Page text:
Brigitte Van Tiggelen is Director for European Operations at the Chemical Heritage Foundation, Philadelphia, and affiliated with the Centre de Recherche en Histoire des Sciences at the Université catholique de Louvain in Belgium. Since her doctoral thesis devoted to an 18th century chemist, she has published on 19th and 20th century topics. Her research interests include domesticity, women and couples in science, materials and philosophy of chemistry, and history of chemistry in Belgium. She recently co-edited (with Pierre Teissier and Cyrus Mody), From Bench to Brand and Back: The Co-Shaping of Materials and Chemists in the Twentieth Century (Cahiers François Viète, 2017) and (with Donald L Opitz and Staffan Bergwik) Domesticity in the Making of Modern Science (Palgrave-MacMillan, 2016). To promote history of science among the general public and especially among secondary school teachers, she founded Mémosciences, a Belgian non-profit organization that organizes an annual conference cycle on the history of chemistry, scientific conferences, and teacher workshops.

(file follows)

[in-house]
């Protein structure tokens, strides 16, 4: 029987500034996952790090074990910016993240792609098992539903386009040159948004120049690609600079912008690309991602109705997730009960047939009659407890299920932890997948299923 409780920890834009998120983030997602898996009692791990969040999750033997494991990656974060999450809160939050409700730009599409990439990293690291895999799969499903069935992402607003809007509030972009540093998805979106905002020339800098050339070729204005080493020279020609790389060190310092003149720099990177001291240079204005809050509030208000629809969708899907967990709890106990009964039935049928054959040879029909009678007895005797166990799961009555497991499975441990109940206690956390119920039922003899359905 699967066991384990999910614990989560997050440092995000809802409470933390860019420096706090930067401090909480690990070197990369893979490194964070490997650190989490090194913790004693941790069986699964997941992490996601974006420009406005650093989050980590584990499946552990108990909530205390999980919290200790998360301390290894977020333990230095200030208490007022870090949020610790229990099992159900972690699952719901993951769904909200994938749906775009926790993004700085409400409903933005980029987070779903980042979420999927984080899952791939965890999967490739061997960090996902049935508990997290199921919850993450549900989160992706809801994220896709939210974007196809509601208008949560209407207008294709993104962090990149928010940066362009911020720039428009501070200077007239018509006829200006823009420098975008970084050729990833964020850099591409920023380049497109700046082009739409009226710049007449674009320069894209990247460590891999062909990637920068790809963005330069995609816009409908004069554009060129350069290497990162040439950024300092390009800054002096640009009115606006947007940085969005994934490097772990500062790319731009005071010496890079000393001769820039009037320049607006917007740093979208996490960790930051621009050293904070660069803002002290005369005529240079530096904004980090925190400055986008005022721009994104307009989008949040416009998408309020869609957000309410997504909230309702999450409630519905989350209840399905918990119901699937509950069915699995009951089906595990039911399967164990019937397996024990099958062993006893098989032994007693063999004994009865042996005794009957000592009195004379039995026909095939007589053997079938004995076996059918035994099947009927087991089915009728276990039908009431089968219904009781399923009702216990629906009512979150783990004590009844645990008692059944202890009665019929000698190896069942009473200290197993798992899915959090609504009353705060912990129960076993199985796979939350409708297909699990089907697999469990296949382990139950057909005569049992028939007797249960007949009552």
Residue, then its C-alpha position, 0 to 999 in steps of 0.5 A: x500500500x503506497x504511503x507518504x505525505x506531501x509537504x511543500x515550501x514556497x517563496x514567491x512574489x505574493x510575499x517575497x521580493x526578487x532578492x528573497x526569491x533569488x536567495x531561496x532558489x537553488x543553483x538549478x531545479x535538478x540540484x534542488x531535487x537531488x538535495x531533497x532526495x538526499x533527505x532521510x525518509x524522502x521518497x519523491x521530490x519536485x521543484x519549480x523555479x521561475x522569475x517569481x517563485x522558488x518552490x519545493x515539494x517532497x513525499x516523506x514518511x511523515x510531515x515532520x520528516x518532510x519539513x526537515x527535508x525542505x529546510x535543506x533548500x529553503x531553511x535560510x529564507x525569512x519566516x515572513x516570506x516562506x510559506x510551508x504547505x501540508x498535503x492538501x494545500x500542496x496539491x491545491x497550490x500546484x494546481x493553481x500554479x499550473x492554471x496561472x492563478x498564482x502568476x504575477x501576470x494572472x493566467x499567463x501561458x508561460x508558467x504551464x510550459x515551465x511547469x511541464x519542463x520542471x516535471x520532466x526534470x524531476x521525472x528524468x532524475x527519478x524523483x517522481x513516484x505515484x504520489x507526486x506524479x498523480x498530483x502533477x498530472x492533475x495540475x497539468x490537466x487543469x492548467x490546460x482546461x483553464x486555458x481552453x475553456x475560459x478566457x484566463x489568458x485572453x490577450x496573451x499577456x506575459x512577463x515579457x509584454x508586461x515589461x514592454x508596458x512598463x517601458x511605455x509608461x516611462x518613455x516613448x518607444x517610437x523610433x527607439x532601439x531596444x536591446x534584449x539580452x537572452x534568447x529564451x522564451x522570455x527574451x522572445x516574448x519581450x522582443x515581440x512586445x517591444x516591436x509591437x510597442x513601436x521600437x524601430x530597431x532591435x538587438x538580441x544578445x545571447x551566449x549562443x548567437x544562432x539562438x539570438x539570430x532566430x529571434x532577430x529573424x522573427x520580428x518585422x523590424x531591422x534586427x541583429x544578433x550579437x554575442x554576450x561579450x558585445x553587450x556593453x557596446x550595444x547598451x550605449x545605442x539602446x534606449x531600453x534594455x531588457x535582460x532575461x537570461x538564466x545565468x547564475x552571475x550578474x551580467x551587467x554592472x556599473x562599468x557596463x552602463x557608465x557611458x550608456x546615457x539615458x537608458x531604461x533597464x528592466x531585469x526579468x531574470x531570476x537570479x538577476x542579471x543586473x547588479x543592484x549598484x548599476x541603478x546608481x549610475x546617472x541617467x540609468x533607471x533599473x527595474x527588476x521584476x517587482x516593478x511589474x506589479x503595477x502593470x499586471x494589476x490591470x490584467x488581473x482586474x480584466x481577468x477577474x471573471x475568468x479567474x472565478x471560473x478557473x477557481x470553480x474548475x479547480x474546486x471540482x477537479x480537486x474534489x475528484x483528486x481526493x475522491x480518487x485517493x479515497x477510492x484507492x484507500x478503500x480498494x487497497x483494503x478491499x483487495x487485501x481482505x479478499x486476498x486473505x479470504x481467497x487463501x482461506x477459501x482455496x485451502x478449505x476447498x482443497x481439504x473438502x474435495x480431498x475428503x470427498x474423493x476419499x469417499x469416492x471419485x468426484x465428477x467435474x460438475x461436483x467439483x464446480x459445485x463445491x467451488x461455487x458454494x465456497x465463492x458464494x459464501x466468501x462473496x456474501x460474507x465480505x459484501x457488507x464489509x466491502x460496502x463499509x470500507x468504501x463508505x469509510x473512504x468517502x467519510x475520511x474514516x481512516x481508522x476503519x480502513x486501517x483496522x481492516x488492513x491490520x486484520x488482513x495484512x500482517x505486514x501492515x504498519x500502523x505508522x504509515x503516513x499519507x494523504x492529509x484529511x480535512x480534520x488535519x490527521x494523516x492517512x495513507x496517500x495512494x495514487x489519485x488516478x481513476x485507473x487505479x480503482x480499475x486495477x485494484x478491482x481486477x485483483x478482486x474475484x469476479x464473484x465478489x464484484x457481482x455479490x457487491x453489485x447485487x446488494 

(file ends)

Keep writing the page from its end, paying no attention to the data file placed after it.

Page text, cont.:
About World Scientific Publishing Co.

World Scientific Publishing is a leading international independent publisher of books and journals for the scholarly, research and professional communities. World Scientific collaborates with prestigious organisations like the Nobel Foundation and US National Academies Press to bring high quality academic and professional content to researchers and academics worldwide. The company publishes about 600 books and over 140 journals in various fields annually. To find out more about World Scientific, please visit http://www.worldscientific.com.

For more information, contact Michael Beale at mbeale@wspc.co.uk